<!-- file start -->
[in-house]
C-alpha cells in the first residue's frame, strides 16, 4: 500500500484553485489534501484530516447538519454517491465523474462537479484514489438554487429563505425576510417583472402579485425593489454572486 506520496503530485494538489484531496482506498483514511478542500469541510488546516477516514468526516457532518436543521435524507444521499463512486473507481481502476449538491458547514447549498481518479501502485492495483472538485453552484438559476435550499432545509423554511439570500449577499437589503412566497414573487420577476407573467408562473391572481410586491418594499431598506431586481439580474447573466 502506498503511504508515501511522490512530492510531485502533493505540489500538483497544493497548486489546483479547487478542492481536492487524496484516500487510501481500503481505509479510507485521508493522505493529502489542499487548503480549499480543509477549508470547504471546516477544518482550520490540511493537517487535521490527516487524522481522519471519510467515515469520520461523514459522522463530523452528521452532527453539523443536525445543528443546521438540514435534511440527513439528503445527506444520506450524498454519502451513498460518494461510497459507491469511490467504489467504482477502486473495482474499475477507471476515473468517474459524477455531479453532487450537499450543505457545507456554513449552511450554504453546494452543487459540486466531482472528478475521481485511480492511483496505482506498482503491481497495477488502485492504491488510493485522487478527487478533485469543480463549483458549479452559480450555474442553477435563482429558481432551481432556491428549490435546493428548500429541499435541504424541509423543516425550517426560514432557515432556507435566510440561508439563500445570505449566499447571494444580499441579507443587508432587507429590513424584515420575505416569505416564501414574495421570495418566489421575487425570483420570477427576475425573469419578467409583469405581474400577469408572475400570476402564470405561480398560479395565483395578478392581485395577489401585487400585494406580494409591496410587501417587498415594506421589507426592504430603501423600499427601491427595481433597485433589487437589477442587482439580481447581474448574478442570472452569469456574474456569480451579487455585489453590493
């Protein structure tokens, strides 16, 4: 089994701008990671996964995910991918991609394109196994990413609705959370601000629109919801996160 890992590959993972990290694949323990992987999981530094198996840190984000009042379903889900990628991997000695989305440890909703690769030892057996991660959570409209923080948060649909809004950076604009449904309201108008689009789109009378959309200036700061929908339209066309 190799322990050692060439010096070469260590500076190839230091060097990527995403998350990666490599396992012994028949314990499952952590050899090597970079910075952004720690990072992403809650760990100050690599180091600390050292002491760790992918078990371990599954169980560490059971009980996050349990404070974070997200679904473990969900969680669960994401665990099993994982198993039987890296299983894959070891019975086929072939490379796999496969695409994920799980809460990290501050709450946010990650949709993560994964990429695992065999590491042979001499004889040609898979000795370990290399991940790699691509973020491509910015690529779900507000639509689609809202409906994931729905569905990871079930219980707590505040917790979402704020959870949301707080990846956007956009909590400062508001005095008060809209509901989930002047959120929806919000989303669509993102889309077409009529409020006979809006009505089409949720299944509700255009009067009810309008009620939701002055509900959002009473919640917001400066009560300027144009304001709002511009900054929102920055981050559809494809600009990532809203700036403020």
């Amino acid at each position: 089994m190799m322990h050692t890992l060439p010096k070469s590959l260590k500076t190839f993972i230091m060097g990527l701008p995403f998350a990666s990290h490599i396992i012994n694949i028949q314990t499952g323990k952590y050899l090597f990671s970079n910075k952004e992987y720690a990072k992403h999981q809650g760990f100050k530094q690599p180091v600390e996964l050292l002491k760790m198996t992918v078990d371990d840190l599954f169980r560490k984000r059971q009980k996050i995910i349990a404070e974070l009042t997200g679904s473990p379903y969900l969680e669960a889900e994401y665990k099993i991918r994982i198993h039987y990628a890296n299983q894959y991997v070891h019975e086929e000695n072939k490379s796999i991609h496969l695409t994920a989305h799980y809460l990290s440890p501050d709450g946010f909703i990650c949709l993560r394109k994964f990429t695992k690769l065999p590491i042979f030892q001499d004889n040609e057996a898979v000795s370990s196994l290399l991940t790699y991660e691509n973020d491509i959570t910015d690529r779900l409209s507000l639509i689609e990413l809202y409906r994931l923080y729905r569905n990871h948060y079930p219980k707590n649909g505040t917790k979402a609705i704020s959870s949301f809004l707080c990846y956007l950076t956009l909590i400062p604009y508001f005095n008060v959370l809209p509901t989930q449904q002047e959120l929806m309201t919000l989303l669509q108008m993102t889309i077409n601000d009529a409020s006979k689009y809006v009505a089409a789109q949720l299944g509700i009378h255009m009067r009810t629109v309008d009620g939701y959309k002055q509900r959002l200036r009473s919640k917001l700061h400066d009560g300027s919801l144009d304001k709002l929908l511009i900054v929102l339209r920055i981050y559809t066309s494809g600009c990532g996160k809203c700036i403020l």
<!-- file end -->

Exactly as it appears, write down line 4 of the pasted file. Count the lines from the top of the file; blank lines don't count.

């Amino acid at each position: 089994m190799m322990h050692t890992l060439p010096k070469s590959l260590k500076t190839f993972i230091m060097g990527l701008p995403f998350a990666s990290h490599i396992i012994n694949i028949q314990t499952g323990k952590y050899l090597f990671s970079n910075k952004e992987y720690a990072k992403h999981q809650g760990f100050k530094q690599p180091v600390e996964l050292l002491k760790m198996t992918v078990d371990d840190l599954f169980r560490k984000r059971q009980k996050i995910i349990a404070e974070l009042t997200g679904s473990p379903y969900l969680e669960a889900e994401y665990k099993i991918r994982i198993h039987y990628a890296n299983q894959y991997v070891h019975e086929e000695n072939k490379s796999i991609h496969l695409t994920a989305h799980y809460l990290s440890p501050d709450g946010f909703i990650c949709l993560r394109k994964f990429t695992k690769l065999p590491i042979f030892q001499d004889n040609e057996a898979v000795s370990s196994l290399l991940t790699y991660e691509n973020d491509i959570t910015d690529r779900l409209s507000l639509i689609e990413l809202y409906r994931l923080y729905r569905n990871h948060y079930p219980k707590n649909g505040t917790k979402a609705i704020s959870s949301f809004l707080c990846y956007l950076t956009l909590i400062p604009y508001f005095n008060v959370l809209p509901t989930q449904q002047e959120l929806m309201t919000l989303l669509q108008m993102t889309i077409n601000d009529a409020s006979k689009y809006v009505a089409a789109q949720l299944g509700i009378h255009m009067r009810t629109v309008d009620g939701y959309k002055q509900r959002l200036r009473s919640k917001l700061h400066d009560g300027s919801l144009d304001k709002l929908l511009i900054v929102l339209r920055i981050y559809t066309s494809g600009c990532g996160k809203c700036i403020l």